Though unlock patterns used by Android phones may seem more random — and therefore more secure — than passcodes, they can be surprisingly easy to crack. While there are hundreds of thousands of possible codes, most of us use just a handful of predictable patterns, starting at the top left and moving right and down from there, just like we would read. (Back in 2015, a study found that 44% of lock patterns start in the upper left corner of the phone screen.) Because of that predictability, computers can guess lock patterns with 95% accuracy by analyzing video (taken from up to 29 feet away) of someone unlocking their phone.
But a new study by the US Naval Academy and the University of Maryland Baltimore County suggests that humans are actually nearly as good at guessing lock patterns. The study recorded individuals unlocking phones — taking video from different distances and angles — secured with both 6-digit PINs and 5-node patterns. Study participants then watched the videos and tried to guess the code or pattern.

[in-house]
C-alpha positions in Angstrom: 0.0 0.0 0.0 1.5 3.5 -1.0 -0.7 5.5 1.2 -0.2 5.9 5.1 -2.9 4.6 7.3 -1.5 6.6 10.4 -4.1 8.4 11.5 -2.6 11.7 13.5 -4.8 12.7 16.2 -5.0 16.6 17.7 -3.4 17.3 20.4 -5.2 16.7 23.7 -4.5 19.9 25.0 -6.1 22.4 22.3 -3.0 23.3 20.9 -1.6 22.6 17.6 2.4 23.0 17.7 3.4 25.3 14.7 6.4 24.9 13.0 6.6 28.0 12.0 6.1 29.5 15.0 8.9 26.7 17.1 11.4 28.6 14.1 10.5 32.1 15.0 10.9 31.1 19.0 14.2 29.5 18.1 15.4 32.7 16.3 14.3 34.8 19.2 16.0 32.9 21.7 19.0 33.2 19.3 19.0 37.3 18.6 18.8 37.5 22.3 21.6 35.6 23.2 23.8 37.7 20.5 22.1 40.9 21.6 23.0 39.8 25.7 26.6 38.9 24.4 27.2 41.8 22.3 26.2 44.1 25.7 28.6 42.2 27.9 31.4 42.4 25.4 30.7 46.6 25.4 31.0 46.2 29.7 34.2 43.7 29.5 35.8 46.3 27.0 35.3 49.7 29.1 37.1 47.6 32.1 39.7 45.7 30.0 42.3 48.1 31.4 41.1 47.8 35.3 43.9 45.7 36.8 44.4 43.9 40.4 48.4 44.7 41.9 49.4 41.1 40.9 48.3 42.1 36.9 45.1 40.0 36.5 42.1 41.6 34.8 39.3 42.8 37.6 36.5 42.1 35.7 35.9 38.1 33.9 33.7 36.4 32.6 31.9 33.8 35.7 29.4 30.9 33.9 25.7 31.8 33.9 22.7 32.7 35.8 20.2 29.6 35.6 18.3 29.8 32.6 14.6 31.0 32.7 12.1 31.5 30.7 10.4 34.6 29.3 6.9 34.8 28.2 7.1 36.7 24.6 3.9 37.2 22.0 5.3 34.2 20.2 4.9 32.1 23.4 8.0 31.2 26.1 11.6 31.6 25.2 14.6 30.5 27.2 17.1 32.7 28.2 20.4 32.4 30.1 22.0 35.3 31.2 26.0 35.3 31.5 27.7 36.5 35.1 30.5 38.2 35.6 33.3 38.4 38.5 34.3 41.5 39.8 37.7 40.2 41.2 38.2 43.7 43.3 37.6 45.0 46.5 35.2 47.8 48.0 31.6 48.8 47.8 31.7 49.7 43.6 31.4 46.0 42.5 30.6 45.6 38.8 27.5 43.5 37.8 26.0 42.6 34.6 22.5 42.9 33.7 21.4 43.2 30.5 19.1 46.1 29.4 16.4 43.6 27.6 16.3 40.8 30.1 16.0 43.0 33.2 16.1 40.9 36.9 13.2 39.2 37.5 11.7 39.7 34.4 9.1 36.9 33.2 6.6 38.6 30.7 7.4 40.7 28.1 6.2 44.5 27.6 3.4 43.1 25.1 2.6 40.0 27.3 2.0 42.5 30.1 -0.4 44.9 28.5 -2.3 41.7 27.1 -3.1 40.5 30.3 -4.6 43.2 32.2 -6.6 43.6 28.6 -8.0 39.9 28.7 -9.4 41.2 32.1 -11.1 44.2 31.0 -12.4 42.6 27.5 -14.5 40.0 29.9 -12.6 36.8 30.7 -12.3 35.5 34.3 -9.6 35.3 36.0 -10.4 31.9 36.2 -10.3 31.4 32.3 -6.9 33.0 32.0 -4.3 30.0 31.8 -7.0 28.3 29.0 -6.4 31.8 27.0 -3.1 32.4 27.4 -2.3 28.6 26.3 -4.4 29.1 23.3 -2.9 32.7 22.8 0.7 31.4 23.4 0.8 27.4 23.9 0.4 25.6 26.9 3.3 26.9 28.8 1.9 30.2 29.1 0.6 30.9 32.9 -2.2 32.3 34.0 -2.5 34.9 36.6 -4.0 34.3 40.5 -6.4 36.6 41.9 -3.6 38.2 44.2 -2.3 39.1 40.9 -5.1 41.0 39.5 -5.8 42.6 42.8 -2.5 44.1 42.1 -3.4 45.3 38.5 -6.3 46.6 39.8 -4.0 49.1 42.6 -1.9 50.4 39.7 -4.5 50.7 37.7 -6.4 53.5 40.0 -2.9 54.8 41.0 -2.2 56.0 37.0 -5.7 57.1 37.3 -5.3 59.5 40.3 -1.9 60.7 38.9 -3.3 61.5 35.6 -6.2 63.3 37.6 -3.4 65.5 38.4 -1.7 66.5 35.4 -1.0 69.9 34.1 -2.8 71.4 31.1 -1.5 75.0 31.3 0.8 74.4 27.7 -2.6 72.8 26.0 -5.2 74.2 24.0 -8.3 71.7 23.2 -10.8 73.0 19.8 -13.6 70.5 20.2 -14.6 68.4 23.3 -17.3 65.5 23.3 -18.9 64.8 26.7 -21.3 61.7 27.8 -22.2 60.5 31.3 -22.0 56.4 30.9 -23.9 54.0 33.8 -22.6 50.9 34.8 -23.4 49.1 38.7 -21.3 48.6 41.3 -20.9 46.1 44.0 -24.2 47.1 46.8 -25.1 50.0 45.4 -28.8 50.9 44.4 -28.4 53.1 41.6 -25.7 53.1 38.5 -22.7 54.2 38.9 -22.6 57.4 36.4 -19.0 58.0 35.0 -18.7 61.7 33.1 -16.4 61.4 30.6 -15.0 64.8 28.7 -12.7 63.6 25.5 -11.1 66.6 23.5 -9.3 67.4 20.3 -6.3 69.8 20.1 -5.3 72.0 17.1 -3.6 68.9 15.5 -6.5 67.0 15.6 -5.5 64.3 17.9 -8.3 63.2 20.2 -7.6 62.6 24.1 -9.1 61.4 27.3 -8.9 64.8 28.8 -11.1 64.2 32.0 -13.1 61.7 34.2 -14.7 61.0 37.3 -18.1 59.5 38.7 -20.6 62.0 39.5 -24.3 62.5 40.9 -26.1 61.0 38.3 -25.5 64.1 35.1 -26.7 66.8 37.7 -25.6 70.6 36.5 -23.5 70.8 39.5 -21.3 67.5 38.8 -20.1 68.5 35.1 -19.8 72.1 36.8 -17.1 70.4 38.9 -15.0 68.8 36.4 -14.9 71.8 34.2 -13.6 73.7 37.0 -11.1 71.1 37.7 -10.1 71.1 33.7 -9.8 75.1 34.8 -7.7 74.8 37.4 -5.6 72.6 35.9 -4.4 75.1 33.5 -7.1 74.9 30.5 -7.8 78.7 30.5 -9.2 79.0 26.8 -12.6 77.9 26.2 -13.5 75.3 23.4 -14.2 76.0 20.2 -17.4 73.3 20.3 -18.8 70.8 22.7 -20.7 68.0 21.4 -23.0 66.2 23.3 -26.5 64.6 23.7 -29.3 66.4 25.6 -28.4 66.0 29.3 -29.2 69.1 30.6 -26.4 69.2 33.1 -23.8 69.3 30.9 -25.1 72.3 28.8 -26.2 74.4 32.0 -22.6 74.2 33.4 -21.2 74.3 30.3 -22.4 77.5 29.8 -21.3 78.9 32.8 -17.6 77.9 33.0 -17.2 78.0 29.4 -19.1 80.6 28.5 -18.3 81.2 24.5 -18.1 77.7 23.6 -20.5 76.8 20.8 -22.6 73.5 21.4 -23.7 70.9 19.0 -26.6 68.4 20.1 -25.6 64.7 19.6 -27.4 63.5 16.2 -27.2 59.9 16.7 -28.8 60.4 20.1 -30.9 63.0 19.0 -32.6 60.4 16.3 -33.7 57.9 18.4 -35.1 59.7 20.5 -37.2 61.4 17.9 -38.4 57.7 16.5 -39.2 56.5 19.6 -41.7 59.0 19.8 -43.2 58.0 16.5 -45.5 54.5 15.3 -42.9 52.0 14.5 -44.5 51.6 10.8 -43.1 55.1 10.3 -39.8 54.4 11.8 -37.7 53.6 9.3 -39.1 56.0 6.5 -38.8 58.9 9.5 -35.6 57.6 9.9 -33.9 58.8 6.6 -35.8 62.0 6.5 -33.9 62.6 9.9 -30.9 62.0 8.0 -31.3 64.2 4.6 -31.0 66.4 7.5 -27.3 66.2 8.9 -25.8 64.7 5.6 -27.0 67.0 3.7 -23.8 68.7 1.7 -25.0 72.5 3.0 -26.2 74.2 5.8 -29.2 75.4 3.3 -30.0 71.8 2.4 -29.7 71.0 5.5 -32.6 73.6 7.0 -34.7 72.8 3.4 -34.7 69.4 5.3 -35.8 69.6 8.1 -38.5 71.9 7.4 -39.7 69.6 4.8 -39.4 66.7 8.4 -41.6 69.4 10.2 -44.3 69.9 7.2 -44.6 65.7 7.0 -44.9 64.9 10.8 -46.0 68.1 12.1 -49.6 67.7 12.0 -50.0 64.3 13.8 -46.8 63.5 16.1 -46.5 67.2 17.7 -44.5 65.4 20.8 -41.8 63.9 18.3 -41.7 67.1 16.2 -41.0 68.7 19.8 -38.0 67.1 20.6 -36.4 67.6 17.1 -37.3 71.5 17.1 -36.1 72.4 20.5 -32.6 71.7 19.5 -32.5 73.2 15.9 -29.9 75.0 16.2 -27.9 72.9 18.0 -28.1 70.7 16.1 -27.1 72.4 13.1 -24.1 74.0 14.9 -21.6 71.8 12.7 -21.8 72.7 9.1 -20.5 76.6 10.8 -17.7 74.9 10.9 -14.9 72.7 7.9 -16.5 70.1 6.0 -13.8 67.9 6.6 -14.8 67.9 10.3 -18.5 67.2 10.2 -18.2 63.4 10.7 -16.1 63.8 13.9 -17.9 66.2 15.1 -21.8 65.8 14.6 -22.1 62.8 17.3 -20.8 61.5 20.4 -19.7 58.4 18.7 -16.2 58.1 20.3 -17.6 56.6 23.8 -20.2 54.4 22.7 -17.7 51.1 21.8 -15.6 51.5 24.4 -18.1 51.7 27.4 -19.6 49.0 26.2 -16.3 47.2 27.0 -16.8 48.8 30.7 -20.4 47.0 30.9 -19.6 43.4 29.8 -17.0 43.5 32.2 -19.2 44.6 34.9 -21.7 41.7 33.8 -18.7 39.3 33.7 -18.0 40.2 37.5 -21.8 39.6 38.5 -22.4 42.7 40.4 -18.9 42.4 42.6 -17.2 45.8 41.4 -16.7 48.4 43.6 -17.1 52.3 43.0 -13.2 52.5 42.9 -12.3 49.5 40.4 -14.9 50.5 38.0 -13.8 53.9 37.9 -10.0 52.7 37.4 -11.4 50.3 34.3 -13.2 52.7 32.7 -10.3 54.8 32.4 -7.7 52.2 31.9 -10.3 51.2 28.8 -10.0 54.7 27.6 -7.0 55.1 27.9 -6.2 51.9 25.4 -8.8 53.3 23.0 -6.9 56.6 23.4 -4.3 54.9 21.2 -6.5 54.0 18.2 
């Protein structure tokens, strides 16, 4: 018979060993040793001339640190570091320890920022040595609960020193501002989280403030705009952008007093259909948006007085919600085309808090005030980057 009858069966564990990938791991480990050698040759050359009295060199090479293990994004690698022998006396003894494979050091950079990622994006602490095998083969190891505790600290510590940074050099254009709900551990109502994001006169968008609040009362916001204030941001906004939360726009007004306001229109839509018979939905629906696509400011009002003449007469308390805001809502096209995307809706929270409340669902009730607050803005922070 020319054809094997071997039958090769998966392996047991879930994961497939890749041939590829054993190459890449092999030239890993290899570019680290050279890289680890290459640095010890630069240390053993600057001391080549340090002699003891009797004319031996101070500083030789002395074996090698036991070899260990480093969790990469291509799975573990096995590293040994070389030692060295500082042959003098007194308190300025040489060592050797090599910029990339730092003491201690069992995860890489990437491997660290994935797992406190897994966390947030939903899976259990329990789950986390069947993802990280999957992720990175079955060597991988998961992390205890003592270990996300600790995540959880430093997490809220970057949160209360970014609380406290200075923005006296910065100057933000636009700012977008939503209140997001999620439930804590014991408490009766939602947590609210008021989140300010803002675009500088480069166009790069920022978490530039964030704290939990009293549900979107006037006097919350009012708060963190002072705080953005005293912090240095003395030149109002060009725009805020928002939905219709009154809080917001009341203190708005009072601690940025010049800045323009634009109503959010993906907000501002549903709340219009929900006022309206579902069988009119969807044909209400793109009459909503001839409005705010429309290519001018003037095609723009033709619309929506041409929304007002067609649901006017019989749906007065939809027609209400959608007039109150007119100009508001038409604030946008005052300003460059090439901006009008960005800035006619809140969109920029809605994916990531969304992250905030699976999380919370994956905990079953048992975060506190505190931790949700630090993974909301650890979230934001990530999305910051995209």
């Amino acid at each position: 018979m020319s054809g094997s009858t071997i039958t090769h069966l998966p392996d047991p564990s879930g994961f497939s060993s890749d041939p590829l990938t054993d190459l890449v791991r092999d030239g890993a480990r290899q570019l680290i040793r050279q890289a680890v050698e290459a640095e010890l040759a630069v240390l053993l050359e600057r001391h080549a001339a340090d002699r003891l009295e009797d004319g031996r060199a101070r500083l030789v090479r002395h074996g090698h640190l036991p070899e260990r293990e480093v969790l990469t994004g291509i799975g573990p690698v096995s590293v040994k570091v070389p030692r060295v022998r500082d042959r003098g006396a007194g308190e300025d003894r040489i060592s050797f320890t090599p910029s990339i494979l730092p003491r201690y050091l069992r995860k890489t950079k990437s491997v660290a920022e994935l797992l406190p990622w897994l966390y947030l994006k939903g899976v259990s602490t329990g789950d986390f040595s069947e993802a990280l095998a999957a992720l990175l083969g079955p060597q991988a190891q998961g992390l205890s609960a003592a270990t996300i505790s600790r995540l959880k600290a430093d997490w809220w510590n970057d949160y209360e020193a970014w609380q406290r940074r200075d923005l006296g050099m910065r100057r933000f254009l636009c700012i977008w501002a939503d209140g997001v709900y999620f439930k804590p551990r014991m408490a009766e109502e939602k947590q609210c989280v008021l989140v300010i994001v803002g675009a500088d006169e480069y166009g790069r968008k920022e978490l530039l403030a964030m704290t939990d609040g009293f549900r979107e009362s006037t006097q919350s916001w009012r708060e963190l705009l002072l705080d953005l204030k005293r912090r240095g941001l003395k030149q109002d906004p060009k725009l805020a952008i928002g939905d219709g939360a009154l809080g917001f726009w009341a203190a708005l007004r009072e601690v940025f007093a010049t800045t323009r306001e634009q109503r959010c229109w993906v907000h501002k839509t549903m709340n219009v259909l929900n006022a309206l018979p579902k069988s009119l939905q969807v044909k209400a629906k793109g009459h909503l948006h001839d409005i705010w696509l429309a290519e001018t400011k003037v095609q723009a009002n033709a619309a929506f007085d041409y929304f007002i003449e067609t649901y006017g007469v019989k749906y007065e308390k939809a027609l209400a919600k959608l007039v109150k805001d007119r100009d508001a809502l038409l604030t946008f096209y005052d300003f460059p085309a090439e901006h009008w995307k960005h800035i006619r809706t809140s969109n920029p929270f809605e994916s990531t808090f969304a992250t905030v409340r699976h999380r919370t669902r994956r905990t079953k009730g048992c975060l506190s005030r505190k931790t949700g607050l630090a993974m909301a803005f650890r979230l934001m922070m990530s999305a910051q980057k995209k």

After an over-the-shoulder look at someone unlocking a phone secured with an unlock pattern, 64% of study participants could guess the pattern and unlock the phone on the first try. That number jumped to 80% when participants were allowed to see the phone being unlocked again. When trying to guess PINs, only 10% succeeded on the first try, and only 25% succeeded after multiple viewings.
The human brain is good at guessing patterns according to Naval Academy professor Adam Aviv, one of the researchers who ran the study. The study's statistics don't lie: Aviv says that patterns are definitely less secure than PINs.
So how should you secure your Android phone? If you can't stand to be parted from your pattern lock — which is still better than not locking your phone at all — turn off Android's feedback lines. This feature shows a visible line on the screen as you trace your pattern, and it makes it easier for onlookers to see and guess your pattern. Without feedback lines, only 35% of study participants could guess the right pattern.
However, a better solution is to switch to a PIN or, if your phone supports it, a fingerprint.
[image credit: Techlicious]